All are invited to enjoy a piece of the historic city of Lynchburg during Historic Garden Day, to be held Tuesday, April 25, from 10 a.m. to 5 p.m. Hosted by the Hillside Garden Club and the Lynchburg Garden Club, this year’s tour includes five vintage homes and one cottage garden, each reflecting its own original architectural charm complemented by the current homeowners’ style and updates. The day includes special events as well, including refreshments and lunch offerings, and the opportunity to visit other points of local interest.
Please see vagardenweek.org for information on purchasing tickets and to view the most current schedule of events. Here, enjoy a preview of what’s in store during Lynchburg’s Historic Garden Day.
3012 Rivermont Avenue
This local historic property has captivated community interest for more than 100 years. The Villa has served as a single-family residence, private Catholic school (Villa Maria Academy, 1952-1983) and event venue. Situated on 10 acres, this Georgian mansion was built in 1911 for a prominent Lynchburg businessman, Phillip Asa Krise, and was originally called Kriselea. Architects Chesterman and Frye were commissioned to build the house on the original 150+ acres. The current owners purchased the property in 2013 and have meticulously renovated this architectural gem. Interior and exterior renovations took over two years. A kitchen was added, and bathrooms renovated, all with a focus on preserving the architectural integrity of the home.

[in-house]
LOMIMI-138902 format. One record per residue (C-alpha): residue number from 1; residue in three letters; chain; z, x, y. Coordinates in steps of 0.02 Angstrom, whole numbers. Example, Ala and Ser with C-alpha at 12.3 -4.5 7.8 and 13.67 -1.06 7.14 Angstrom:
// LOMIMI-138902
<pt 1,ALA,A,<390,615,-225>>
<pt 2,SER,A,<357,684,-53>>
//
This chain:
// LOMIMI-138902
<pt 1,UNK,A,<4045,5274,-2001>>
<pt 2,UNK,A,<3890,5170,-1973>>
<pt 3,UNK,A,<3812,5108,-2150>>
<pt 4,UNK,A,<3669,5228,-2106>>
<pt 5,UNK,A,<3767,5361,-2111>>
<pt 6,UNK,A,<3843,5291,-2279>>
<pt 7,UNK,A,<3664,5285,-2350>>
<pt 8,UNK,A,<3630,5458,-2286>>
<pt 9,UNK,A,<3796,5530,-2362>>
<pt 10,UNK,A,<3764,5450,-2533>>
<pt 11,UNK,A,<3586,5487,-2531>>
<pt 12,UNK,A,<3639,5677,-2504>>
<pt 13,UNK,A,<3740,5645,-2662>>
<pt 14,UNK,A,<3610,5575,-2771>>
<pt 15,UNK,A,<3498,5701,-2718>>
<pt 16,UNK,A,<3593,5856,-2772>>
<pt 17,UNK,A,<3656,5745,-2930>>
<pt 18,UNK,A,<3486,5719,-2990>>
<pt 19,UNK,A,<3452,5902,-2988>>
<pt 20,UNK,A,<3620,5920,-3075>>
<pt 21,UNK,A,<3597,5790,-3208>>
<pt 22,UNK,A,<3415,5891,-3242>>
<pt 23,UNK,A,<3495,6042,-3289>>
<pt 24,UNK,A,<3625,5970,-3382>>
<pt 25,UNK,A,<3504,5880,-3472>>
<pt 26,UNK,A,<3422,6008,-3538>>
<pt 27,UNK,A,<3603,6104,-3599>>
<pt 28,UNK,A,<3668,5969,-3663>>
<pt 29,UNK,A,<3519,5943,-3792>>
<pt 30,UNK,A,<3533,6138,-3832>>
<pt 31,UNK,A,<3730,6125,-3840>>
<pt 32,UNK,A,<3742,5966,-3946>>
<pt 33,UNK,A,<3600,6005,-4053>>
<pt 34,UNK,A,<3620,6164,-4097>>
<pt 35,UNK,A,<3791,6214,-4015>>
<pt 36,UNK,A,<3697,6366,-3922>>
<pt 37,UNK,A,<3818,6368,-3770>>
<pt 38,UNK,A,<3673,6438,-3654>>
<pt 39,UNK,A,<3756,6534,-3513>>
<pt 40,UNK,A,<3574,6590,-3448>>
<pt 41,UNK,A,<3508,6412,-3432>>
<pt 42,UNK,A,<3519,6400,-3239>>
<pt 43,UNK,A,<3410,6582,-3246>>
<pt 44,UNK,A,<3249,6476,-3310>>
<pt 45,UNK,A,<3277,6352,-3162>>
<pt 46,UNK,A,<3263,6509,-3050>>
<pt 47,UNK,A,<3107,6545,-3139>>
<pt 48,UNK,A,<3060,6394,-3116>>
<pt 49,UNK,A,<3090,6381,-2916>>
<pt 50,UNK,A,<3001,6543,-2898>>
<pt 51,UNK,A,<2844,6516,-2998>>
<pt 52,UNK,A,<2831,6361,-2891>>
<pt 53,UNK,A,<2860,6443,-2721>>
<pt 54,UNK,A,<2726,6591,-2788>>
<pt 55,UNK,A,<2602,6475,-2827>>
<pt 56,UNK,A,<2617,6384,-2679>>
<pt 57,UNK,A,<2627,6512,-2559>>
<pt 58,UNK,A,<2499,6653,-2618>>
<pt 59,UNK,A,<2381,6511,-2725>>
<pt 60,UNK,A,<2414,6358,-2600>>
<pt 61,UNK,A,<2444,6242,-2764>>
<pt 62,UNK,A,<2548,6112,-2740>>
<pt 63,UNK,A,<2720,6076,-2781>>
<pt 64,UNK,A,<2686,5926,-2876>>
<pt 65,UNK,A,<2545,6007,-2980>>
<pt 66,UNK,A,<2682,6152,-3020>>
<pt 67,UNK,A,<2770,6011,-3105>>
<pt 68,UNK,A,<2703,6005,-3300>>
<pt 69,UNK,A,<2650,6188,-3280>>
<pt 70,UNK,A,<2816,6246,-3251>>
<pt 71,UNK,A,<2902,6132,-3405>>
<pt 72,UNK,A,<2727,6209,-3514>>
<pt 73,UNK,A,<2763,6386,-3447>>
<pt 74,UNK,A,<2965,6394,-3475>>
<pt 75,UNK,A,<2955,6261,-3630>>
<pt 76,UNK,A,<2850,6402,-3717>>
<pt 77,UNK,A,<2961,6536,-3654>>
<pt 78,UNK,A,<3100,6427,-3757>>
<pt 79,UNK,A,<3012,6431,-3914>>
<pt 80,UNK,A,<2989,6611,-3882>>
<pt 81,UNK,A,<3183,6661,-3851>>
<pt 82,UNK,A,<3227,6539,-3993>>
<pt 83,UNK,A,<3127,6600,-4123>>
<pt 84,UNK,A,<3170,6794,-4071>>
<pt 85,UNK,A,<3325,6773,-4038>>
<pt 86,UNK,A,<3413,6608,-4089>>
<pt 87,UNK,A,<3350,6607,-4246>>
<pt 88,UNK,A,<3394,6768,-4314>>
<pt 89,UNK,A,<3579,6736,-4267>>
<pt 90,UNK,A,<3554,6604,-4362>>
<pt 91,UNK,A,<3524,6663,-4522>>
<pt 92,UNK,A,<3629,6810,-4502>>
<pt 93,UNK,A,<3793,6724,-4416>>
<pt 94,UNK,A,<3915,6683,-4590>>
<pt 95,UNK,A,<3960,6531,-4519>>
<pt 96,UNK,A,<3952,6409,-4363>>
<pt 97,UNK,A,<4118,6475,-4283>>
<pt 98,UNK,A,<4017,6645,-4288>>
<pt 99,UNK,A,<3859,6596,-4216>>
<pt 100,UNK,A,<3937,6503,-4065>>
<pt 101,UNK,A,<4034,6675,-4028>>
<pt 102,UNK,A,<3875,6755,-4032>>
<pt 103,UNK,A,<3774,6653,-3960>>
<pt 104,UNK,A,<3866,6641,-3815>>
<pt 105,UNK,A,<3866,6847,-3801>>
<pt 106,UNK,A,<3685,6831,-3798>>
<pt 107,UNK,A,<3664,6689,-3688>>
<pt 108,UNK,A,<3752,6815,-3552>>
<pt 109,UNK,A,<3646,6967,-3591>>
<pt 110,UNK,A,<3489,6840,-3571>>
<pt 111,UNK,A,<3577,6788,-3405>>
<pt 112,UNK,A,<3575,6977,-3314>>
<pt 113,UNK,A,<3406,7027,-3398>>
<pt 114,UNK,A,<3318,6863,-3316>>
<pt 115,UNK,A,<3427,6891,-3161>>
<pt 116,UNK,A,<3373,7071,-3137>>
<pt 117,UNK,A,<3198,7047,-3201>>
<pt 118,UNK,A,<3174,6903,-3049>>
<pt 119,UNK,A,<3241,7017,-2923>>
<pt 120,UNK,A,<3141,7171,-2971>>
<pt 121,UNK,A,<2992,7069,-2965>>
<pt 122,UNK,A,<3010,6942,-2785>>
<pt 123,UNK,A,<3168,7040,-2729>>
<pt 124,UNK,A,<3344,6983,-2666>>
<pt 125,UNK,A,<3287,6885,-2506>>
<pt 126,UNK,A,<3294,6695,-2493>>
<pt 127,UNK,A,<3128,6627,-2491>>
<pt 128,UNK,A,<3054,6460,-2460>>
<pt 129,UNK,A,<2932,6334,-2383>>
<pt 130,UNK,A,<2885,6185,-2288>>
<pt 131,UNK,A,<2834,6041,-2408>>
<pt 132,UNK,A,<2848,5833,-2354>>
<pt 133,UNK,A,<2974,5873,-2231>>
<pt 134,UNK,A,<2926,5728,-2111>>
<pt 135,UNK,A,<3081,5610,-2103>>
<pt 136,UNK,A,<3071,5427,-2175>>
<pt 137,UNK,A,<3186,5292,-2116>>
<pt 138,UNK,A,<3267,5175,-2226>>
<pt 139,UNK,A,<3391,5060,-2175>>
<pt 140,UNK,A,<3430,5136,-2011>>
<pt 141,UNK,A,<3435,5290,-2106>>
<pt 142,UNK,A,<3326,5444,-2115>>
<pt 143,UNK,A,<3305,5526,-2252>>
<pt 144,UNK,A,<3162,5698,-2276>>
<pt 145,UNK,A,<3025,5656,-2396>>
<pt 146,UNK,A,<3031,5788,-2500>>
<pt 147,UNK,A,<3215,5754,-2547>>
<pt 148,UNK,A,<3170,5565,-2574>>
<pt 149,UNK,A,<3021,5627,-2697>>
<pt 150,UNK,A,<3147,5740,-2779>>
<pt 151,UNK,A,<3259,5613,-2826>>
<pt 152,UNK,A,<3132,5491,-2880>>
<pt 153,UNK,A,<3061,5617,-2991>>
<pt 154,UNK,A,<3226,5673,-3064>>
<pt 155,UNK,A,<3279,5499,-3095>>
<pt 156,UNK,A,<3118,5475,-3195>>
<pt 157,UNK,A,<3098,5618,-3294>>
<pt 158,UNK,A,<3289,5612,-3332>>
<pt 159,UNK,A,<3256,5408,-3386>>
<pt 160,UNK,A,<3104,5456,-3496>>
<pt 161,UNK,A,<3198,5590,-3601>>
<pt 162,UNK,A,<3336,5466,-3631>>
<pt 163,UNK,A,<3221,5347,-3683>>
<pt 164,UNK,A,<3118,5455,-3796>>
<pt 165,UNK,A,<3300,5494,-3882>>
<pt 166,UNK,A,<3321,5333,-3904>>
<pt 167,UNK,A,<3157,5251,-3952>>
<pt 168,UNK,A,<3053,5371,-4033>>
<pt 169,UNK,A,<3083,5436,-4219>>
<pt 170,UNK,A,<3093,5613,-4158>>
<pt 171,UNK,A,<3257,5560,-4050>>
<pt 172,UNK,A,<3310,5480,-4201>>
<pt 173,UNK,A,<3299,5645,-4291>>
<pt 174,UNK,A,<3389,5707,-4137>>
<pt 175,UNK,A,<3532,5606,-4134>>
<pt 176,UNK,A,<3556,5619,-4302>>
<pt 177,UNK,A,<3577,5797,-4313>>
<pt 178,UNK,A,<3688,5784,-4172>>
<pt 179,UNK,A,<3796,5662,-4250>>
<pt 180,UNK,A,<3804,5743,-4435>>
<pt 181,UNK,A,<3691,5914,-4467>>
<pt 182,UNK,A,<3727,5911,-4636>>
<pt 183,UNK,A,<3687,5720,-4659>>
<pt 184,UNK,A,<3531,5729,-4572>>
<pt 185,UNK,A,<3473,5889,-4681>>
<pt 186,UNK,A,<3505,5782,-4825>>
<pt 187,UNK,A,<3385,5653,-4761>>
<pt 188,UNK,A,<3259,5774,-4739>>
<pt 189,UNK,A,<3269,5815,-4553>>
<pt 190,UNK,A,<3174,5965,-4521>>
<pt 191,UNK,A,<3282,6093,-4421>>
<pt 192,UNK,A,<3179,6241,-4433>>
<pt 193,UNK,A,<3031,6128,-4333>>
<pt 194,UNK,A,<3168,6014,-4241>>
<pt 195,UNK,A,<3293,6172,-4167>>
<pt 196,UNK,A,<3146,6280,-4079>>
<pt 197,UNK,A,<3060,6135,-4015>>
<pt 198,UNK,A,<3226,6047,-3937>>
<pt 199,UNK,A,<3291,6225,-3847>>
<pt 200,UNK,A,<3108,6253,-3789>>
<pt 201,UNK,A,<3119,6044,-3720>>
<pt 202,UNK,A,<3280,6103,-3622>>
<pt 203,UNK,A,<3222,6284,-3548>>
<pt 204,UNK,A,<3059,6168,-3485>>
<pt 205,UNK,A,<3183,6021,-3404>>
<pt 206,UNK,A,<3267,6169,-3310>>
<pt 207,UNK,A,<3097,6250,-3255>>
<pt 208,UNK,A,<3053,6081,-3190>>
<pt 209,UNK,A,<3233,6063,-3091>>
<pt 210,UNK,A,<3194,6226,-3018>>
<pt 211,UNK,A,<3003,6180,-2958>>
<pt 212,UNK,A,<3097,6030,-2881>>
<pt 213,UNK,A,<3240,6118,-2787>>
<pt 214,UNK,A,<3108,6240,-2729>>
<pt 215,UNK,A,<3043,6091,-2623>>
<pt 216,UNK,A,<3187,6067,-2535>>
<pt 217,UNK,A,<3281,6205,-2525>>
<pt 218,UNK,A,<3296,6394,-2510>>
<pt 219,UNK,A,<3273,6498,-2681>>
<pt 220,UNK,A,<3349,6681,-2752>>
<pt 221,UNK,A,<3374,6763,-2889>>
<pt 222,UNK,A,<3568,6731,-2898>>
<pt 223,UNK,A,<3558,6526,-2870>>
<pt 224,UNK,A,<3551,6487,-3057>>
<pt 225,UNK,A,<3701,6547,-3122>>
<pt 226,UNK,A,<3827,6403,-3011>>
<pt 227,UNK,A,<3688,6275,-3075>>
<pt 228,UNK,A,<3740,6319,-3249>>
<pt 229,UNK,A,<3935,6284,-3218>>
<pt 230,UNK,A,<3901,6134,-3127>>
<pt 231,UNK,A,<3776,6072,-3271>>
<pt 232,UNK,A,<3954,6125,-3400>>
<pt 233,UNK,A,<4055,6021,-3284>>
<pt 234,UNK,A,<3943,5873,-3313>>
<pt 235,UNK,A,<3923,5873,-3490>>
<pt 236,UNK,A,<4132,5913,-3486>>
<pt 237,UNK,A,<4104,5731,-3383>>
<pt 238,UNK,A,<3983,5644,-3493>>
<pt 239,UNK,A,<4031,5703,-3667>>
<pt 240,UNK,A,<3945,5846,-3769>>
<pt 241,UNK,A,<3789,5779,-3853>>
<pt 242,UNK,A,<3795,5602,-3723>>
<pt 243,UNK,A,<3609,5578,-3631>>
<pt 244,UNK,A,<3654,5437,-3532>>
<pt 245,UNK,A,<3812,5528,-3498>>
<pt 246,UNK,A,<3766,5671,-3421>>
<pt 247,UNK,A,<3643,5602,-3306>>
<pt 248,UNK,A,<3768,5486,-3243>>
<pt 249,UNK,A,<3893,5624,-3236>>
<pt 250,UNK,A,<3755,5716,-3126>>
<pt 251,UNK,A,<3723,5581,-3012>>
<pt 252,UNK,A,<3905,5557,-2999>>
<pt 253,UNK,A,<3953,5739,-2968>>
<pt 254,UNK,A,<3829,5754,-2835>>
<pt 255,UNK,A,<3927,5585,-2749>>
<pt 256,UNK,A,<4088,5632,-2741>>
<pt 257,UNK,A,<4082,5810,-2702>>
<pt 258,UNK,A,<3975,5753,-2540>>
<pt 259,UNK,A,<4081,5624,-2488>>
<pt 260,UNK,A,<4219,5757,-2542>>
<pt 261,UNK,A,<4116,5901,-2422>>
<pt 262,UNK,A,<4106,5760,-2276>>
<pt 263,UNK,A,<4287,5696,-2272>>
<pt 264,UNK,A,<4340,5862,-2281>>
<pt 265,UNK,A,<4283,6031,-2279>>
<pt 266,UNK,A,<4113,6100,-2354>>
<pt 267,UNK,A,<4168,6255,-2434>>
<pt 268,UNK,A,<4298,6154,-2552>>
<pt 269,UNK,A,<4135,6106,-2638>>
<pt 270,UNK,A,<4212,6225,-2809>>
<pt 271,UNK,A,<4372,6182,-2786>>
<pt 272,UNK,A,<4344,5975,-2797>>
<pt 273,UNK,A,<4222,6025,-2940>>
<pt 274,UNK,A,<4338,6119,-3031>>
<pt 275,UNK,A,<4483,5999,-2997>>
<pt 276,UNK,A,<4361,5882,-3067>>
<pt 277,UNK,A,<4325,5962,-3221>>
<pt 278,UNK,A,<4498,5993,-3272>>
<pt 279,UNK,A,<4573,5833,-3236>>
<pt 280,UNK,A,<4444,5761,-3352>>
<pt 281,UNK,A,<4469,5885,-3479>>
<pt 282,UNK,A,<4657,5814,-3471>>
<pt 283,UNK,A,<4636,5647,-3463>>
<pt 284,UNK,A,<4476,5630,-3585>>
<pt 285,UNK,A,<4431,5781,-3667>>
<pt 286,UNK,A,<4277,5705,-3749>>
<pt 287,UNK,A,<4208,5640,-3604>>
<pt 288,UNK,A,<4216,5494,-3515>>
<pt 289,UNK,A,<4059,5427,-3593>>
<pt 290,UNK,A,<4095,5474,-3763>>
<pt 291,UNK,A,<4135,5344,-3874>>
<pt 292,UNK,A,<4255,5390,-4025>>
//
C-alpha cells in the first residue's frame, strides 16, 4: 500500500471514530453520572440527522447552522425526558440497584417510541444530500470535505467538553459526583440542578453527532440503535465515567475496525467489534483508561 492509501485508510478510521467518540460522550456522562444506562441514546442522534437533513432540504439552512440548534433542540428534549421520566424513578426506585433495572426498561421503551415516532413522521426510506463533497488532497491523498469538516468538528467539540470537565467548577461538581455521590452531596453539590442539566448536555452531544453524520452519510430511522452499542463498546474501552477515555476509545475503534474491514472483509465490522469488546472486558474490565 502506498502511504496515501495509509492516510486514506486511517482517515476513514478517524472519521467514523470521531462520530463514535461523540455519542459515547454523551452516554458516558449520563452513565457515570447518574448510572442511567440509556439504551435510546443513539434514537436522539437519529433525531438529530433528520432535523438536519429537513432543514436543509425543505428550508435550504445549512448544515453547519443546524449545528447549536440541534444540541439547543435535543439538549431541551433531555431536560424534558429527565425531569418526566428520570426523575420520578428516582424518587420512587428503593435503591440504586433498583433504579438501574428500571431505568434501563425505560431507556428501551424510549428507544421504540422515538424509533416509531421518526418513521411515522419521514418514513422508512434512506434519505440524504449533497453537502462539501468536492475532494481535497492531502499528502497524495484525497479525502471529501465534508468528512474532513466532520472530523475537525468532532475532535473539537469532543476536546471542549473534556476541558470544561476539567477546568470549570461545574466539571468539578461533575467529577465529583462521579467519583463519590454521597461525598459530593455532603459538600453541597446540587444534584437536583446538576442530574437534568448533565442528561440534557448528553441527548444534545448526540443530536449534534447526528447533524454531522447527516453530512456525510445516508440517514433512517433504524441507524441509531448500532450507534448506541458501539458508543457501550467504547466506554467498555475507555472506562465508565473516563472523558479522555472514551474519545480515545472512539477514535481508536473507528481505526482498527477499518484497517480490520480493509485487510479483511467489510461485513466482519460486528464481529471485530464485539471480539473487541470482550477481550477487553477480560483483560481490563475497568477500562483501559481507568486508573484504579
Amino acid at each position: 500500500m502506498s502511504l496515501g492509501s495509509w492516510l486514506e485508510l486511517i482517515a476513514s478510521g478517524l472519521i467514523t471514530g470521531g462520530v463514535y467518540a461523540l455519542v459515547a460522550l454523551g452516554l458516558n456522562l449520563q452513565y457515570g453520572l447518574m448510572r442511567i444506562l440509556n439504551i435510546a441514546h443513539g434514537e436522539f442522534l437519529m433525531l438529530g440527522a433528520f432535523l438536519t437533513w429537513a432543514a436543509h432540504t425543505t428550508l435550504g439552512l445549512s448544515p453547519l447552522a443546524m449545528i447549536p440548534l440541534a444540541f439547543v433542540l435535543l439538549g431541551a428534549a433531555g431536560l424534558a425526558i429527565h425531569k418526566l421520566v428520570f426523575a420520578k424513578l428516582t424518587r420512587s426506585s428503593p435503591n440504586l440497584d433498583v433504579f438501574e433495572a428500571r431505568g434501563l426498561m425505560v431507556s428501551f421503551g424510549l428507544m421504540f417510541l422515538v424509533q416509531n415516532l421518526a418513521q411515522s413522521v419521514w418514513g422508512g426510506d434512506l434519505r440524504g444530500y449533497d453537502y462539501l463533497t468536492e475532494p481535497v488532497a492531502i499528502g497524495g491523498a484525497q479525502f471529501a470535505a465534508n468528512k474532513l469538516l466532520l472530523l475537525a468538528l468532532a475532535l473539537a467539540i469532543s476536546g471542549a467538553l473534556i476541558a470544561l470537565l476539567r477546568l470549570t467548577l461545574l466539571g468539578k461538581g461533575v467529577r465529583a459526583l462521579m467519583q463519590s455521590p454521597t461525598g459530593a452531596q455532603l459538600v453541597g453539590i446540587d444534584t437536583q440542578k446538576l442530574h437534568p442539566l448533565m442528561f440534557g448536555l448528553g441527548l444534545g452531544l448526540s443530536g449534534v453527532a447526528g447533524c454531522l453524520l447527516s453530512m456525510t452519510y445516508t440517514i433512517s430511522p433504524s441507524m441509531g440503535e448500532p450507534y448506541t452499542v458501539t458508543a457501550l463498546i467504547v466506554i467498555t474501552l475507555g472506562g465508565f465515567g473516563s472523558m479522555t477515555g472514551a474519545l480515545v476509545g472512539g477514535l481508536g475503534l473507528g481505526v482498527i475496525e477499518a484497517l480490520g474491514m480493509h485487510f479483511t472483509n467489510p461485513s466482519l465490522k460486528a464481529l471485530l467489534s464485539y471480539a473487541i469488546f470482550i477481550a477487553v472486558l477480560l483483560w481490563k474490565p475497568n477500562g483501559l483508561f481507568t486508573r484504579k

In its early history, the Villa boasted a garden designed by Charles Gillette. Many of the English boxwood remain. A comprehensive renovation, implementing a new landscape plan and design in conjunction with the original Gillette garden, is in varying stages of completion.
Visitors will experience a rare and fascinating look at a significant example of historic Lynchburg’s architectural and landscape grandeur.
Mark Christopher Little and E. Todd Leap, owners.
Photography by Michael Match
2934 Rivermont Avenue
(The Woodstock, Apartment 20)
Looking back to Lynchburg’s early years when the streetcar buzzed up and down Rivermont Avenue from downtown to “the country,” this spacious condominium was a new concept for Lynchburg in the 20th century, as it provided elegant apartment living. Designed by noted Lynchburg architect Stanhope Johnson, The Woodstock was constructed in 1917. This premier multi-family apartment-style building still offers the original 10 apartments. Visitors will tour one of the two larger apartments on the second floor. This grand space features architectural detailing and custom craftsmanship found in some of Lynchburg’s finer private homes of the period.
Modern updates have been added by previous owners without compromising the original architectural features of the 3,125-square-foot footprint. The light-filled interior has an elegant yet comfortable feel. A miniature figurine collection, art acquired when the owners resided in Korea, paintings by the owner’s mother, and fine Oriental rugs and antiques make this a fascinating home to explore. A small but delightful communal garden is located behind the building.
Mr. and Mrs. John A. Timmons, Jr., owners.
4224 Hilton Place
Located in the cul-de-sac of a quiet neighborhood built in the 1960s, this classic brick one-story home reflects the current owners’ love of world travel. A massive Buddha head in the foyer, saved from a temple in Macao, sets the tone for the exotic wonders found in every room.
The cabinets in the master bedroom and office are from Tibet, and the den features an impressive Huichol collection. The trunk at the foot of the master bed belonged to the homeowner’s great grandmother and contained all of her food and clothes when she immigrated from Germany to America. In the guest room is an antique doll collection, many dressed in the latest Parisian fashions of the day.